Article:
As I ponder these important issues, I place my index finger upon the center coils of the basket and give it a spin. Beginning negotiations, I am unaware the artist’s focus has shifted from what I am saying to the circular motion of her basket. Her head begins to move in the same fashion, she becomes dizzy with the movement and her stress level increases significantly. Finally she can take the sacrilege no longer and reaches out to grasp the basket with both hands, stopping its rotation. I simply continue with my objective of relieving her of the work and adding it to our inventory, not realizing I was causing so much chaos.
Navajo Double Ceremonial Basket - Kee Bitsinnie (#02)

As time went on, my "spinning" continued until it became an obsession. For me, it seemed a habit, not an addiction. A certain someone from up the road was consuming a great deal of my time, interest and imagination and I needed something to help me focus. I am sure there was a bit of psychology involved, but even now I cannot explain it. I was gradually becoming aware the basket weavers were reacting strangely to my routine and began to test them. When they would reach out and stop the basket mid-spin, I would hesitate for a moment then begin again. I noticed this resulted in a higher level of agitation, which at times pleased me.

Not only is it in my nature to pester others, I reasoned that by spinning the baskets I would cause the weavers to lose focus, thus allowing a break in their concentration and a better negotiating posture. I am not sure how long this went on, but I am confident the Navajo weaving community had lost patience. They must have been ready to bury me in the nearest anthill. It all came to a head one day when I was dealing with a young weaver, spinning her basket and causing great frustration. At the time there just happened to be an older Navajo woman in the store who was paying a great deal of attention to what was happening. The woman's name was Mary Grisham, and I knew her well. She had a bad attitude and was vocal about anything that ticked her off, a true radical. As I wrapped up the purchase, Mary angrily approached me and said, "Just what do you think you're doing?"

Remember, I was young and at that point I had not learned to deal with angry women, so I could only stammer, "What do you mean?" Mary proceeded to inform me that a Navajo basket represents the world, and by spinning it that way I caused serious disruptions. Mary and the weaver stormed out of the trading post, loudly proclaiming my ignorance. I was flabbergasted; I had no idea. I began to investigate, and found books that better explained the meaning behind Navajo basketry. I found the traditional basket was a sacred object used by medicine men to practice healing ceremonies. The interpretation of the weaving is deep, meaningful, and much reverence goes into its production. This was to say nothing of the pictorial baskets I had carelessly spun; they represented chant ways, morality tales and legendary heroes.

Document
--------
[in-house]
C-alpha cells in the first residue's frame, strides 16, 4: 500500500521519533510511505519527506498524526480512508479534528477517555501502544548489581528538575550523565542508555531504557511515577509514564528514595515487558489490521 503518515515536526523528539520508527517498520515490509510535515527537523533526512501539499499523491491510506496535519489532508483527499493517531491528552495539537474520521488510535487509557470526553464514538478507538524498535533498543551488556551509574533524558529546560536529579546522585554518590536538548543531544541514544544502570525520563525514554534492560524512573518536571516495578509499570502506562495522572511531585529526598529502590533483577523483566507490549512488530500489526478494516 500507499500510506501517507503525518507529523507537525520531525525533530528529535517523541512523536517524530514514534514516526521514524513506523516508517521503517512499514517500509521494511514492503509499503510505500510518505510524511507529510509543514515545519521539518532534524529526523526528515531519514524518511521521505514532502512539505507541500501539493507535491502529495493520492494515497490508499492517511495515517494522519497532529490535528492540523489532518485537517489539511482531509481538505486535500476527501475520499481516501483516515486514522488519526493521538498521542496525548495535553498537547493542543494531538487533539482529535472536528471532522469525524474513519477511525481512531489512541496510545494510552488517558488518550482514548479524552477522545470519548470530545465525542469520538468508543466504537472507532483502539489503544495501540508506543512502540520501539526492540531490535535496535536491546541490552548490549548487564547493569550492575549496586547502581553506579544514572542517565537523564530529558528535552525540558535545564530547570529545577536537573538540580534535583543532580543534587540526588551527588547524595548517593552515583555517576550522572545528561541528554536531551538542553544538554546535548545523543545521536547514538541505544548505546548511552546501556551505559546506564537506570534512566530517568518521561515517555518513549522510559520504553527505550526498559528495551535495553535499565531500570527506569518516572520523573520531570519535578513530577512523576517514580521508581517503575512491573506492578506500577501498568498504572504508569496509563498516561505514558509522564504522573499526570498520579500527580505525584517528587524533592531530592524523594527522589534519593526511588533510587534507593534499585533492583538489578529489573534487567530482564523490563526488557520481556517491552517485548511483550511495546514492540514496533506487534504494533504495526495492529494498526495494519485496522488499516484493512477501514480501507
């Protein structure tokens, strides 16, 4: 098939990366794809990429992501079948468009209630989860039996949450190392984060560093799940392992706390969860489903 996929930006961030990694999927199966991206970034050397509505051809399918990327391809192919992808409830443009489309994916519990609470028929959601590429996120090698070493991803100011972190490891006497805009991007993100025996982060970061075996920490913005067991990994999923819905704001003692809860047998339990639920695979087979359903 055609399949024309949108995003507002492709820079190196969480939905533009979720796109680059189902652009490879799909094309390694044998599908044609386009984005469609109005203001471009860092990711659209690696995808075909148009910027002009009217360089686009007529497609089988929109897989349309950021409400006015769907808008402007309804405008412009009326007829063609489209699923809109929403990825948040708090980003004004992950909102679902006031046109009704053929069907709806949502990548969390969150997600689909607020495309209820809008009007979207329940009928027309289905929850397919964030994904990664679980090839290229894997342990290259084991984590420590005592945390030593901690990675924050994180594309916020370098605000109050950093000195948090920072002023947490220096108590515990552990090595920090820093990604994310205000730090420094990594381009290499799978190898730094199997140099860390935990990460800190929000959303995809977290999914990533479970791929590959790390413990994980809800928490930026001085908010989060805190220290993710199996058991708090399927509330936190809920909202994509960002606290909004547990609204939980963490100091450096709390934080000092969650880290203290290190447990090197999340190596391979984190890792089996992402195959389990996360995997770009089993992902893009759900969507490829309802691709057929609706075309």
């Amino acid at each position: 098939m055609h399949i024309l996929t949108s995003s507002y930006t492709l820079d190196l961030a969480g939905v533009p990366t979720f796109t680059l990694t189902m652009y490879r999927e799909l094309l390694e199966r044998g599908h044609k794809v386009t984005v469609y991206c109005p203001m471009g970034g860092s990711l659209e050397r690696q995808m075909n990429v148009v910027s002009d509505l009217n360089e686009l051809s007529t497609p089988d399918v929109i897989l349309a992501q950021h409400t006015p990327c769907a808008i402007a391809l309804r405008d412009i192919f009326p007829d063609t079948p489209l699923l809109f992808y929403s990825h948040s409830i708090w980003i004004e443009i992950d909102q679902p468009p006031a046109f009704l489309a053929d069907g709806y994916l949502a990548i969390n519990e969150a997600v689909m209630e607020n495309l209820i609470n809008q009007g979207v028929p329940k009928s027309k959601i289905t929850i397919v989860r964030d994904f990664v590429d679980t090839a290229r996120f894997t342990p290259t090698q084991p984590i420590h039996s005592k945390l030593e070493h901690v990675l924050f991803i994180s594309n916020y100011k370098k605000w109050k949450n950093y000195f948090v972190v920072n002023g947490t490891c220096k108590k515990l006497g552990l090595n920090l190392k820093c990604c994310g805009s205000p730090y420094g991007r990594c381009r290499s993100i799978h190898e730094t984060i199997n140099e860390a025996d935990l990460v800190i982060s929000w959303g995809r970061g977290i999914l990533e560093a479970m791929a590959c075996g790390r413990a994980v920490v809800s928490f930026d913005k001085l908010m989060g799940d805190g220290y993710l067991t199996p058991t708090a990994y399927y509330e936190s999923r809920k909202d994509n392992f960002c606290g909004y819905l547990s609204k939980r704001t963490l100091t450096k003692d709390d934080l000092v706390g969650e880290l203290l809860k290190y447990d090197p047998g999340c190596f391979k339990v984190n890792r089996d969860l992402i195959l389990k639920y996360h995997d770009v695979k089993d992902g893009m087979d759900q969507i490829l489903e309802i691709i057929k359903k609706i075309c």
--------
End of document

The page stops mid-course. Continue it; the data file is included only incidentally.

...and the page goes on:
My basket spinning had spun a disturbance because it showed disrespect. In effect, it had caused a chaotic reaction in a deeply spiritual sense. Not good, I assure you. I was then, and am still, embarrassed by my lack of understanding. It was a hard lesson, but one I learned well. I have also gained a great deal of humility, and now work hard to recognize what the weavers are trying to communicate through their art. I have gained a great deal more common sense and work hard to understand others. I am more focused on respect for other people.

Although it took seven long years to break through, I eventually married the girl who had distracted me from my calling. My wife has taught me much indeed, and I am more experienced in the ways of women since settling down with her. I still do not understand them, but I am a bit wiser when it comes to interpreting their ways.

Over the years, my habit of purposefully aggravating others has often gotten me into trouble. As a matter of fact I have been blessed with a son and two beautiful daughters who have elevated some of my bad habits to new heights, but I guess what they say is true, "What goes around comes around." I am now paying back for my indiscretions. Needless to say, I no longer spin baskets, and I only rarely antagonize others just to make a profit.

With warm regards from Steve, Priscilla and Danny.
 

Tags

Blog Archive